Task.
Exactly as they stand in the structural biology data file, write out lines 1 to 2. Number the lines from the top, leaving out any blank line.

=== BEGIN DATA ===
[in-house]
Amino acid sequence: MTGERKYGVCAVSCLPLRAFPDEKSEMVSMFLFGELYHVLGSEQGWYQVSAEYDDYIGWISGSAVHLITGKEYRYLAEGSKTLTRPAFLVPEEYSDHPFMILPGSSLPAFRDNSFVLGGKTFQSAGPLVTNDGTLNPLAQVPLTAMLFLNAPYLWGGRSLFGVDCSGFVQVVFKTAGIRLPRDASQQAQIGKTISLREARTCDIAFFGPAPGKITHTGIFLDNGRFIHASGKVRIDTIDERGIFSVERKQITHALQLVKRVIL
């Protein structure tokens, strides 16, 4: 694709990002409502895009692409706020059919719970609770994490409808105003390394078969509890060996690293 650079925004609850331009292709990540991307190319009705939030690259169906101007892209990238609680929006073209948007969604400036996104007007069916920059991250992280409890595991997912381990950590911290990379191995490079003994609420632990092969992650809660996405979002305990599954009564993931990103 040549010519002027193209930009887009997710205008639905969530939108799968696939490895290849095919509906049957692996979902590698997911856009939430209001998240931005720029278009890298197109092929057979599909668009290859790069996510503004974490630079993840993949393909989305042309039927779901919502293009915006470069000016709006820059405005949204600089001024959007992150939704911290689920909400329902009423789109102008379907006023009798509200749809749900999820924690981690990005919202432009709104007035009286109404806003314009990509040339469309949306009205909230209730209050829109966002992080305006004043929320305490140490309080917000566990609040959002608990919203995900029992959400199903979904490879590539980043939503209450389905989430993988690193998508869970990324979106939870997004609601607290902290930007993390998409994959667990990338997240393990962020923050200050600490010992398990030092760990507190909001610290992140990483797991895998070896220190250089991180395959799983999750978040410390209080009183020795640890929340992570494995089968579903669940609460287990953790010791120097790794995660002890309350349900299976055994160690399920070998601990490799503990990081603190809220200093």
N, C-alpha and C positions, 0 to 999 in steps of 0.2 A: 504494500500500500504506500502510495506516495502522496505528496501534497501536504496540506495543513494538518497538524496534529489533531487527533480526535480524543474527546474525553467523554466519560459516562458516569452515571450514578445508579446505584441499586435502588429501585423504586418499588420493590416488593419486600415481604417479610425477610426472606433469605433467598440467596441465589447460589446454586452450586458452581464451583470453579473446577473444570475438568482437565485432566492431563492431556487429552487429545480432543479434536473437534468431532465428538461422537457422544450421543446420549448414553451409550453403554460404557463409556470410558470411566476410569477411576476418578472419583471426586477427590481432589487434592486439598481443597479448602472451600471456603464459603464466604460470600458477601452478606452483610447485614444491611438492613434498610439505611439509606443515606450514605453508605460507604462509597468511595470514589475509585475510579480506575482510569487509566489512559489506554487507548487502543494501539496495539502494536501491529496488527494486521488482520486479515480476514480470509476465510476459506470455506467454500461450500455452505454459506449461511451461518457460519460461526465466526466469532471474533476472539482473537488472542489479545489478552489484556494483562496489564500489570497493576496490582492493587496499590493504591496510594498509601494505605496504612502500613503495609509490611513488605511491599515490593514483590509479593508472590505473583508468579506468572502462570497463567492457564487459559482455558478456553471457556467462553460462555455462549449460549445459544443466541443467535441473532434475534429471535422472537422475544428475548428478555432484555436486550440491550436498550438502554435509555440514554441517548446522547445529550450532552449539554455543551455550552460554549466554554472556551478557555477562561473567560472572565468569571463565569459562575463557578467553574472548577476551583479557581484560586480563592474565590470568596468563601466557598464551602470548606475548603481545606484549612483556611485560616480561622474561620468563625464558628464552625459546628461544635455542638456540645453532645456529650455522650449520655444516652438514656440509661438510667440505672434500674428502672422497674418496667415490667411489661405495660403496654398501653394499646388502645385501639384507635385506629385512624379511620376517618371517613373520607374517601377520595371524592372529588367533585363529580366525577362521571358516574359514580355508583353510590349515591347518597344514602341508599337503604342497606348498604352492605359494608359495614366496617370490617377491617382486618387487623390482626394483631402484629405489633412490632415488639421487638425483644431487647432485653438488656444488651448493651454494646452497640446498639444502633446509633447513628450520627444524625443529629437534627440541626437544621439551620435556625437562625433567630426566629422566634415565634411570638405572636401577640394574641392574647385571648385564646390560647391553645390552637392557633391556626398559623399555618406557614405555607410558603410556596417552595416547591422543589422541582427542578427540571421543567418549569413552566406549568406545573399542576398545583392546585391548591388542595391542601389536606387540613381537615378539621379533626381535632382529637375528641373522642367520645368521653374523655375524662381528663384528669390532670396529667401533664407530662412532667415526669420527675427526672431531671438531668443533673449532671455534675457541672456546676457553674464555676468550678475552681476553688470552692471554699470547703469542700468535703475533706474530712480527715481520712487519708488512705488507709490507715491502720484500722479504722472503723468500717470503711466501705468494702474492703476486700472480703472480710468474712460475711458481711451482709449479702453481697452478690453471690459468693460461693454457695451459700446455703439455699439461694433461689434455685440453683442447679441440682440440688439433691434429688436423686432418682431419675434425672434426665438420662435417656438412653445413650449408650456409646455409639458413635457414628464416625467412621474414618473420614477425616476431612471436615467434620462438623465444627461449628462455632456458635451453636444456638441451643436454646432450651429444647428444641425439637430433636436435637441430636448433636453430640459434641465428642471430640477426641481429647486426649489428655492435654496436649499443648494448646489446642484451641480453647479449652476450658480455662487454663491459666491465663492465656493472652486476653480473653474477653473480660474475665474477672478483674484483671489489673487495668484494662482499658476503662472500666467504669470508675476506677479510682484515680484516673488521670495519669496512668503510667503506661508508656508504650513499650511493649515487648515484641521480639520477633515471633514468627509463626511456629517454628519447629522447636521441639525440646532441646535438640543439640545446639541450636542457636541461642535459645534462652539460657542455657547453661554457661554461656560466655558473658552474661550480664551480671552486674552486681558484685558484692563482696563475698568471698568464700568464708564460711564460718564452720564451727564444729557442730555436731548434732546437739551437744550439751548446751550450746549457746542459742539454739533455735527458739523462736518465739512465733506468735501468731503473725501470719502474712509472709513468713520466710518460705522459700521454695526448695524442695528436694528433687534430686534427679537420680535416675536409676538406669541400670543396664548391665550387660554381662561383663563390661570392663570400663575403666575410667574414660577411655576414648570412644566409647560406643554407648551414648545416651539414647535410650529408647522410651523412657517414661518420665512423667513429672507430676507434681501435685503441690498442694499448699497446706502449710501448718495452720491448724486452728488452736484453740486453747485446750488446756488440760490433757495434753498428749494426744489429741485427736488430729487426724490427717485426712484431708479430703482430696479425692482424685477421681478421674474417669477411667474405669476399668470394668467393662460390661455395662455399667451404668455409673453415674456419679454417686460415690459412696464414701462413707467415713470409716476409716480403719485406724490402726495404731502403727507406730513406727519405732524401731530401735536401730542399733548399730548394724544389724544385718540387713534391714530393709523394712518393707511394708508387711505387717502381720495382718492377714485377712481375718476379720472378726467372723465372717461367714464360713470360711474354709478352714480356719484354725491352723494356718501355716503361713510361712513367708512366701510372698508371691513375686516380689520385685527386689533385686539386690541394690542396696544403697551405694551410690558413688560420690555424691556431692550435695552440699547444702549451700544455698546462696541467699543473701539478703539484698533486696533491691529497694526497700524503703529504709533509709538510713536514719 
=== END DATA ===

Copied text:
[in-house]
Amino acid sequence: MTGERKYGVCAVSCLPLRAFPDEKSEMVSMFLFGELYHVLGSEQGWYQVSAEYDDYIGWISGSAVHLITGKEYRYLAEGSKTLTRPAFLVPEEYSDHPFMILPGSSLPAFRDNSFVLGGKTFQSAGPLVTNDGTLNPLAQVPLTAMLFLNAPYLWGGRSLFGVDCSGFVQVVFKTAGIRLPRDASQQAQIGKTISLREARTCDIAFFGPAPGKITHTGIFLDNGRFIHASGKVRIDTIDERGIFSVERKQITHALQLVKRVIL